The frolicsome Mk5 Golf GTI was considered a return to form after the mediocrity of the Mk3 and Mk4 and, in 230bhp Edition 30 form, was considered quicker – and better to drive – than the V6-powered R32.

The Honda Civic Type R was in its dainty EP3 pomp; the thuggish Ford Focus ST came with a five-pot engine and the Vauxhall Astra VXR was fast in its own abrasive way.

It’s easy to forget now, but the Mégane of this vintage, originally introduced with 222bhp, wasn’t quite up to scratch (and was definitely thought inferior to the contemporary Clio 182).

The cheaper Cup model improved matters slightly, but it wasn’t until the LSD-kitted 230 R26 that the Mégane hit its stride. Built to celebrate Renault’s success in F1, the car characterised everything we recognise as brilliant about the current Mégane: rigorous steering, an agile, direct and adjustable chassis and just enough power to exhilarate.

Its follow-up showed just how serious Renault was prepared to get. The R26 R produced no more power than the R26, but shed 123kg thanks to a crash diet that famously replaced the glass rear screen with plastic.

It wore trick springs and dampers and could arrive with sticky Toyo track tyres if you wanted. It’s unsurprising, then, that we called it the most hardcore hot hatch the world had yet seen. It broke the Nürburgring lap record for front-drive cars – a feat its descendant, the 275 Trophy-R, repeated five years later.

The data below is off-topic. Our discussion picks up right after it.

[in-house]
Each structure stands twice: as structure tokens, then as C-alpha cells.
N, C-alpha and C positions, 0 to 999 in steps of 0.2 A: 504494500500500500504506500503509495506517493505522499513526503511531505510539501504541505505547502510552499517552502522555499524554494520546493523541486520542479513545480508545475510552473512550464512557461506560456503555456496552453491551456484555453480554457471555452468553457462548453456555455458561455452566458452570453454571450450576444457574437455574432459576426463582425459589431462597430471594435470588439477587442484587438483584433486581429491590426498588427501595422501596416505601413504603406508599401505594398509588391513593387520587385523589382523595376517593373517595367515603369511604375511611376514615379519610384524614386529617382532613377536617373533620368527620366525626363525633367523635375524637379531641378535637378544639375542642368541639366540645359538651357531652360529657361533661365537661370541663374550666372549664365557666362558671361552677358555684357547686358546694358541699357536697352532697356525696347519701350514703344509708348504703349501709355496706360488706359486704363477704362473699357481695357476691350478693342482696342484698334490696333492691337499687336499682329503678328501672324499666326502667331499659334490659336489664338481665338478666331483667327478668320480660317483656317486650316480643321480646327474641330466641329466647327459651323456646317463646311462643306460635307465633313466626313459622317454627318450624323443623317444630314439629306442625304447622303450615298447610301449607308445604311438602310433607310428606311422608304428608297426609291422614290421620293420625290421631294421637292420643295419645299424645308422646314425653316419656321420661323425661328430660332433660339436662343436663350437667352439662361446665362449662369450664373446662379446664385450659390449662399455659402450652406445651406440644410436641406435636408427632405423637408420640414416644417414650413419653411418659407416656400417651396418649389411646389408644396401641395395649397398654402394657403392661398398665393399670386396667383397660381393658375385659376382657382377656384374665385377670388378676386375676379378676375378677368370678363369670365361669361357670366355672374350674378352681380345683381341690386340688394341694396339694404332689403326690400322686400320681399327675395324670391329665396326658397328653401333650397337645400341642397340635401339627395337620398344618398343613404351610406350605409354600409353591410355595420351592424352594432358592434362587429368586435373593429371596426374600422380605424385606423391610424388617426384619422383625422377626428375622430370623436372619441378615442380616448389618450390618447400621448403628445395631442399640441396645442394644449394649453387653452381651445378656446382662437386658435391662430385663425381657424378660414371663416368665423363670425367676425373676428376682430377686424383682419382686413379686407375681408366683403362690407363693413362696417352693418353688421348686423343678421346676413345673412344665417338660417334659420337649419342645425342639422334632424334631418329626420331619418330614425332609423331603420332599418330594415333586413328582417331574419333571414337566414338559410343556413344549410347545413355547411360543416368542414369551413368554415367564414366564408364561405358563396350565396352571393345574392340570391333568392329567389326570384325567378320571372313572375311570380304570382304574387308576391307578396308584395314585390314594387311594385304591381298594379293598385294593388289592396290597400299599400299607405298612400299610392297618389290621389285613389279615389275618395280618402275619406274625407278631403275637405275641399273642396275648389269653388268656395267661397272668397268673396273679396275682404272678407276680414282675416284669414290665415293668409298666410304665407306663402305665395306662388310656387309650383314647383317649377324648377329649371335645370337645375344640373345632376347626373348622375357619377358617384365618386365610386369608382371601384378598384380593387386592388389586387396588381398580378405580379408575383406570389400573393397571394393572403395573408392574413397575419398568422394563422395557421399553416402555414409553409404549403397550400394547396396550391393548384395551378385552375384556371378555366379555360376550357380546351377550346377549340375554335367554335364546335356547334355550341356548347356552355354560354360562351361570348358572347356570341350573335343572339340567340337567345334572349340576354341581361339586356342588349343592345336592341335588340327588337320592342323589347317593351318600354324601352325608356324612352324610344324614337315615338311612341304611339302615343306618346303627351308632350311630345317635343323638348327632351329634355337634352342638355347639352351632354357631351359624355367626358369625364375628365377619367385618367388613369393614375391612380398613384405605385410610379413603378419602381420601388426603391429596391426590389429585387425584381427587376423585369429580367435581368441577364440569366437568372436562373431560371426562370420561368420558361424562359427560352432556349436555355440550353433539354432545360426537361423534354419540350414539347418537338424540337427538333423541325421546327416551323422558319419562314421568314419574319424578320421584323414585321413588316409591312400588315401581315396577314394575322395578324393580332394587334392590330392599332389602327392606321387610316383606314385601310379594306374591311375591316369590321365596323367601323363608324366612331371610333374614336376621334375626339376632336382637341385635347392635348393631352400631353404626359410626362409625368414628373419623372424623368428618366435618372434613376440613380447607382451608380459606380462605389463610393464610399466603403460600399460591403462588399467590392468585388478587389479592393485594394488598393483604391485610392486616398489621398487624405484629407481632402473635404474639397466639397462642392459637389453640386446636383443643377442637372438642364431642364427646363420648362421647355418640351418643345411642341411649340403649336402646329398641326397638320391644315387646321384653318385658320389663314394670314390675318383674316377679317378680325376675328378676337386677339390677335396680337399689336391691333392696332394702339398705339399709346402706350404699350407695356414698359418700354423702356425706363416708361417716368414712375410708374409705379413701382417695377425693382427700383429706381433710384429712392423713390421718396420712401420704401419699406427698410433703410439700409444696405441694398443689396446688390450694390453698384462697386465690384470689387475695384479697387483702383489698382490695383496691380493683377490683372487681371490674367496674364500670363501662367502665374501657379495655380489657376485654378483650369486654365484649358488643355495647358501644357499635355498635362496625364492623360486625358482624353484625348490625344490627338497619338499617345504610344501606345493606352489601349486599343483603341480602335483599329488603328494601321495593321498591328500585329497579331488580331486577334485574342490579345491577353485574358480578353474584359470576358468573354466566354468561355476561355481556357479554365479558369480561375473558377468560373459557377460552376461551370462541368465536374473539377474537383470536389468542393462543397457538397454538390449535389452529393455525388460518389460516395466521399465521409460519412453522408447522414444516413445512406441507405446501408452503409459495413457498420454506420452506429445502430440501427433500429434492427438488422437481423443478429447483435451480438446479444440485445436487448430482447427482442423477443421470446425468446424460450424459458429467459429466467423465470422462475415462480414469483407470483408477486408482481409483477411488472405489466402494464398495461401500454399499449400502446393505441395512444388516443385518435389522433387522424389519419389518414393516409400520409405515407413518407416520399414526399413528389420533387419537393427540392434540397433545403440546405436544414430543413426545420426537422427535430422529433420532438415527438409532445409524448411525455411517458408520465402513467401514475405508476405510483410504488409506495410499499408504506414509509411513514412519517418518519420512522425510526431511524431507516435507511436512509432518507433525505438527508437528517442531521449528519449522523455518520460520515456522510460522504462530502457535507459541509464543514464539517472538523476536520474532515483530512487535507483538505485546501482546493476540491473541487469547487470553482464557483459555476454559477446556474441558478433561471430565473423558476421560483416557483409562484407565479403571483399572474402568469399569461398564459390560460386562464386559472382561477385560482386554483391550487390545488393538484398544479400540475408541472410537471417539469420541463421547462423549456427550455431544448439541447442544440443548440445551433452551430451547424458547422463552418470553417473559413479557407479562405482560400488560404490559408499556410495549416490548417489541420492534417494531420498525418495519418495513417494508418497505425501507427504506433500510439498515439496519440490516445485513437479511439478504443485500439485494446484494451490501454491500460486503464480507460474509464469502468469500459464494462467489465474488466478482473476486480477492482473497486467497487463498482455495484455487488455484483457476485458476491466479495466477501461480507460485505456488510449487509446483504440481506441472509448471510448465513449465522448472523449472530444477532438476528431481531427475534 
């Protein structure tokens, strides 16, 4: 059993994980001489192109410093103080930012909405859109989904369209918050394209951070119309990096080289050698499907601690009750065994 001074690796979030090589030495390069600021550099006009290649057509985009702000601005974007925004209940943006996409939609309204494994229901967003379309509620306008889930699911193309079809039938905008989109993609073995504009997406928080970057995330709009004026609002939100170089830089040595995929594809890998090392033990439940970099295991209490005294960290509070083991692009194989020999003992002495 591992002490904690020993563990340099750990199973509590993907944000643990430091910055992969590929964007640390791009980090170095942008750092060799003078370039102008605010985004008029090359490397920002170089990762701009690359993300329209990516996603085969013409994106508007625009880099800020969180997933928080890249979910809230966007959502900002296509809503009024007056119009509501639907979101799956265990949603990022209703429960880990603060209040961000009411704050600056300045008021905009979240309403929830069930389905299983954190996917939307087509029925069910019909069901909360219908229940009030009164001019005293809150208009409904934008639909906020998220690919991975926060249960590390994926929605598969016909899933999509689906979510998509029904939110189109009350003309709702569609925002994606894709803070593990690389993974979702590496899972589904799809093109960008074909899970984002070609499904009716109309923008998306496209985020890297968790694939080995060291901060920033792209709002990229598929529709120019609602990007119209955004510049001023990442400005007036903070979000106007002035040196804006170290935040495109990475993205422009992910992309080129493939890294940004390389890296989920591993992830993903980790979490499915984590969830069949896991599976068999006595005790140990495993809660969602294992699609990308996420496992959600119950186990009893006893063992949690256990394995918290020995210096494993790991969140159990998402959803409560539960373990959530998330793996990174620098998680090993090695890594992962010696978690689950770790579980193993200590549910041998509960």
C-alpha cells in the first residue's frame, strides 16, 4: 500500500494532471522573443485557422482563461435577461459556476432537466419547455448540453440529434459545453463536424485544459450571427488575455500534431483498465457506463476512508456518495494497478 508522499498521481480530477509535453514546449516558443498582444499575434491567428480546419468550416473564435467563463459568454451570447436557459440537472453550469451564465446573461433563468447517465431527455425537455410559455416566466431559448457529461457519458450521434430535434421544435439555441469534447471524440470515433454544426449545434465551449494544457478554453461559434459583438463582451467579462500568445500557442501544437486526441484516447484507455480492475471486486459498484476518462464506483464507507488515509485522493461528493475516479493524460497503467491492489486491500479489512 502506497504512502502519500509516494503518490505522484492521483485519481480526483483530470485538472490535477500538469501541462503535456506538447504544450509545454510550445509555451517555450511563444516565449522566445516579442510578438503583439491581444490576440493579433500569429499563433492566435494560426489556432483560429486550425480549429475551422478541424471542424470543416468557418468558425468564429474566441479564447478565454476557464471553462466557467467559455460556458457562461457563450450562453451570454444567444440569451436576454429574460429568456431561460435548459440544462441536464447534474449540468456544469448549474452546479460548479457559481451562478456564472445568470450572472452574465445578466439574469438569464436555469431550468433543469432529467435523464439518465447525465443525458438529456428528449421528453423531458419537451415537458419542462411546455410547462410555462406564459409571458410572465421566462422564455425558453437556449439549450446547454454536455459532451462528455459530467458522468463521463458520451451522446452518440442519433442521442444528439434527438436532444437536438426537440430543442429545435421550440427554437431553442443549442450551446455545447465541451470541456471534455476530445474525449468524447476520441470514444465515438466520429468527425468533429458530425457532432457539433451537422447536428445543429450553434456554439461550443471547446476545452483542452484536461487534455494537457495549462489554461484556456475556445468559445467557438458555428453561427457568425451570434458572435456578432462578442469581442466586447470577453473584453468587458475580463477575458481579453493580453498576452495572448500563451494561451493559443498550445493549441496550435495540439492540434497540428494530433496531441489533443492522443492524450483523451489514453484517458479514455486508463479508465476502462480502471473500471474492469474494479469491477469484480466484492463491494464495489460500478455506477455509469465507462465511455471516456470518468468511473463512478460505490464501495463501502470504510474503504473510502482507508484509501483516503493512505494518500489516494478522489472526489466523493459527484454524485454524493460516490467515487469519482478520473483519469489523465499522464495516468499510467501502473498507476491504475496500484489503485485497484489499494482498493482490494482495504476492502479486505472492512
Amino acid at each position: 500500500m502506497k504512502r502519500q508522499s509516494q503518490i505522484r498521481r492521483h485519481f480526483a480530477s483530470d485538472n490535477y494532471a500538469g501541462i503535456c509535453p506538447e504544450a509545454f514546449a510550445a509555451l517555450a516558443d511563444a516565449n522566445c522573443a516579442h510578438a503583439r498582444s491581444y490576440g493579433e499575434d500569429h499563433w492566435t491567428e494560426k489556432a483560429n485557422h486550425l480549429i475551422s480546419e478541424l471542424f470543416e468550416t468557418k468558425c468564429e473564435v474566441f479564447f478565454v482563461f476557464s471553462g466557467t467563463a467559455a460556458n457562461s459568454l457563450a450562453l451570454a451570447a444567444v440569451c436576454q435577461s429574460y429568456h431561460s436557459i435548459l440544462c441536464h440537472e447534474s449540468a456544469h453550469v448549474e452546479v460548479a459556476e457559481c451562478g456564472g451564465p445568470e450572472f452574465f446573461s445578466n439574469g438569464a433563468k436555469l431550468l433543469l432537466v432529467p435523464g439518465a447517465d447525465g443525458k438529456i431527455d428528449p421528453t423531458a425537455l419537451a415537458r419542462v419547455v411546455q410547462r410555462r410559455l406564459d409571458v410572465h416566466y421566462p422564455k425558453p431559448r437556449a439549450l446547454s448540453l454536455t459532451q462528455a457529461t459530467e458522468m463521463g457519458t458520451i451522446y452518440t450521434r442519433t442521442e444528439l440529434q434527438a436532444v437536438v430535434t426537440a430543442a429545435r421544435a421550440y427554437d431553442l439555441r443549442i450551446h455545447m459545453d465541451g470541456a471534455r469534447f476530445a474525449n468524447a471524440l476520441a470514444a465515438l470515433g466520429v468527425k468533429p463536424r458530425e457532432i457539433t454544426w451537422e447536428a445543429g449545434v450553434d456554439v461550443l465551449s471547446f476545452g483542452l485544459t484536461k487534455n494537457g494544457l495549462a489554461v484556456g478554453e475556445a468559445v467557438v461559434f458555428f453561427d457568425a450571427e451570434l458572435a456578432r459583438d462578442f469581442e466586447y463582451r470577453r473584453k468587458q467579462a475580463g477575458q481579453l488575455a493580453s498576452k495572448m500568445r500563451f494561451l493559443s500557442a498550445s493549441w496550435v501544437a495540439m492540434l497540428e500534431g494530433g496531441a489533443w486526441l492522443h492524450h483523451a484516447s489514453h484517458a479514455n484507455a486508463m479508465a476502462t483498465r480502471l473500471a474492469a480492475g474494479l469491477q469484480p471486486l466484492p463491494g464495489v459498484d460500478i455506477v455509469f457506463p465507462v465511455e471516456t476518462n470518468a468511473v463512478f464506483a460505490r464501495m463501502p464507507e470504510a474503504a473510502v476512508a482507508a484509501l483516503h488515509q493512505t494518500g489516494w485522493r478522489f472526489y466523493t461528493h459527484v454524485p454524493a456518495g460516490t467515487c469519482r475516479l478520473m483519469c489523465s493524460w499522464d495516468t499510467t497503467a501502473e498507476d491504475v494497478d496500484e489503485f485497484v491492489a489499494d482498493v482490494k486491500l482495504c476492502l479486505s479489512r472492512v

That car was hollowed out like an organ donor, too. The removal of the sound deadening and the back seats, plus the addition of a titanium Akrapovic exhaust, meant that acceleration sounded like an avalanche punctuated by the pop of a starter pistol.

It was a heavyweight boxer lighter than the standard car. The Trophy-R was the antithesis of its rivals’ slide towards comfort and gentility. I remember emerging from it like a Marine from Belize: chafed, scorched and stained. But I was left invigorated and inspired, too – in a way that no iteration of Golf, Focus, Astra or Civic has ever managed, despite each having appeared at some stage with more than the Mégane’s 271bhp.

So good was the R26 R that we took to grouping it with Lotus Elises and Ariel Atoms.

I can’t think of higher praise – especially not for something based on architecture as humble as Renault’s C-platform (as used by such luminaries as the Koleos and Kangoo). But nor can I think of a more testing ownership prospect.

There were 230 R26 Rs delivered to the UK and just 30 Trophy-Rs – the latter costing the best part of £40k. In its own way, that price was as chronic as paying even more today for an A45 – more so, perhaps.